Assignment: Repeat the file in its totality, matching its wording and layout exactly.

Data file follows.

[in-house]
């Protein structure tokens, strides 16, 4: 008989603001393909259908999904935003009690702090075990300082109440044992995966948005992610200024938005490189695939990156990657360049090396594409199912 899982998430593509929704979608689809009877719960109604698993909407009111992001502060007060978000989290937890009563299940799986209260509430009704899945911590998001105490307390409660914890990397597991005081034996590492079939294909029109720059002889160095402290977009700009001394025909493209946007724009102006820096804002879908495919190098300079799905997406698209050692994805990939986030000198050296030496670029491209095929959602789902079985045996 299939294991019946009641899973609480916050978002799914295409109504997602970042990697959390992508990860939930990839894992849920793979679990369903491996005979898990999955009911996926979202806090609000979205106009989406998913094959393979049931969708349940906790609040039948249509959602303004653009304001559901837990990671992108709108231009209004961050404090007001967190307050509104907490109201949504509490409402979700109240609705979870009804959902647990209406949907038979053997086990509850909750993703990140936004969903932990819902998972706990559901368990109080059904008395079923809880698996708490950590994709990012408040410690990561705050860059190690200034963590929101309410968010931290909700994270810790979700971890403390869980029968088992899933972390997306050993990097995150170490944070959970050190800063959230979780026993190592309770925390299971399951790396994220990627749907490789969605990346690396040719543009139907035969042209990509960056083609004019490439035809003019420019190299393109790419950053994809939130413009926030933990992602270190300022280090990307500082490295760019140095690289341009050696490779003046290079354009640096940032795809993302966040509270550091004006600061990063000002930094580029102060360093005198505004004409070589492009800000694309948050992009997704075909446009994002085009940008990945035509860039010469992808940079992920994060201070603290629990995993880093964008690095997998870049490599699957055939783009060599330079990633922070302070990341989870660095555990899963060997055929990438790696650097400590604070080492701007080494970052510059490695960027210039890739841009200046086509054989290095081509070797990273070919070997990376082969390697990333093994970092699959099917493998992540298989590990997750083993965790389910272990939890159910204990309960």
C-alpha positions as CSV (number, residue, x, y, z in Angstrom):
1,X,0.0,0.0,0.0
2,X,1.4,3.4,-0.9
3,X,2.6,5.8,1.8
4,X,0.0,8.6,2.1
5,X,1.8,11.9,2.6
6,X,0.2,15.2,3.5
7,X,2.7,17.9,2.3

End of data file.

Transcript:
[in-house]
């Protein structure tokens, strides 16, 4: 008989603001393909259908999904935003009690702090075990300082109440044992995966948005992610200024938005490189695939990156990657360049090396594409199912 899982998430593509929704979608689809009877719960109604698993909407009111992001502060007060978000989290937890009563299940799986209260509430009704899945911590998001105490307390409660914890990397597991005081034996590492079939294909029109720059002889160095402290977009700009001394025909493209946007724009102006820096804002879908495919190098300079799905997406698209050692994805990939986030000198050296030496670029491209095929959602789902079985045996 299939294991019946009641899973609480916050978002799914295409109504997602970042990697959390992508990860939930990839894992849920793979679990369903491996005979898990999955009911996926979202806090609000979205106009989406998913094959393979049931969708349940906790609040039948249509959602303004653009304001559901837990990671992108709108231009209004961050404090007001967190307050509104907490109201949504509490409402979700109240609705979870009804959902647990209406949907038979053997086990509850909750993703990140936004969903932990819902998972706990559901368990109080059904008395079923809880698996708490950590994709990012408040410690990561705050860059190690200034963590929101309410968010931290909700994270810790979700971890403390869980029968088992899933972390997306050993990097995150170490944070959970050190800063959230979780026993190592309770925390299971399951790396994220990627749907490789969605990346690396040719543009139907035969042209990509960056083609004019490439035809003019420019190299393109790419950053994809939130413009926030933990992602270190300022280090990307500082490295760019140095690289341009050696490779003046290079354009640096940032795809993302966040509270550091004006600061990063000002930094580029102060360093005198505004004409070589492009800000694309948050992009997704075909446009994002085009940008990945035509860039010469992808940079992920994060201070603290629990995993880093964008690095997998870049490599699957055939783009060599330079990633922070302070990341989870660095555990899963060997055929990438790696650097400590604070080492701007080494970052510059490695960027210039890739841009200046086509054989290095081509070797990273070919070997990376082969390697990333093994970092699959099917493998992540298989590990997750083993965790389910272990939890159910204990309960």
C-alpha positions as CSV (number, residue, x, y, z in Angstrom):
1,X,0.0,0.0,0.0
2,X,1.4,3.4,-0.9
3,X,2.6,5.8,1.8
4,X,0.0,8.6,2.1
5,X,1.8,11.9,2.6
6,X,0.2,15.2,3.5
7,X,2.7,17.9,2.3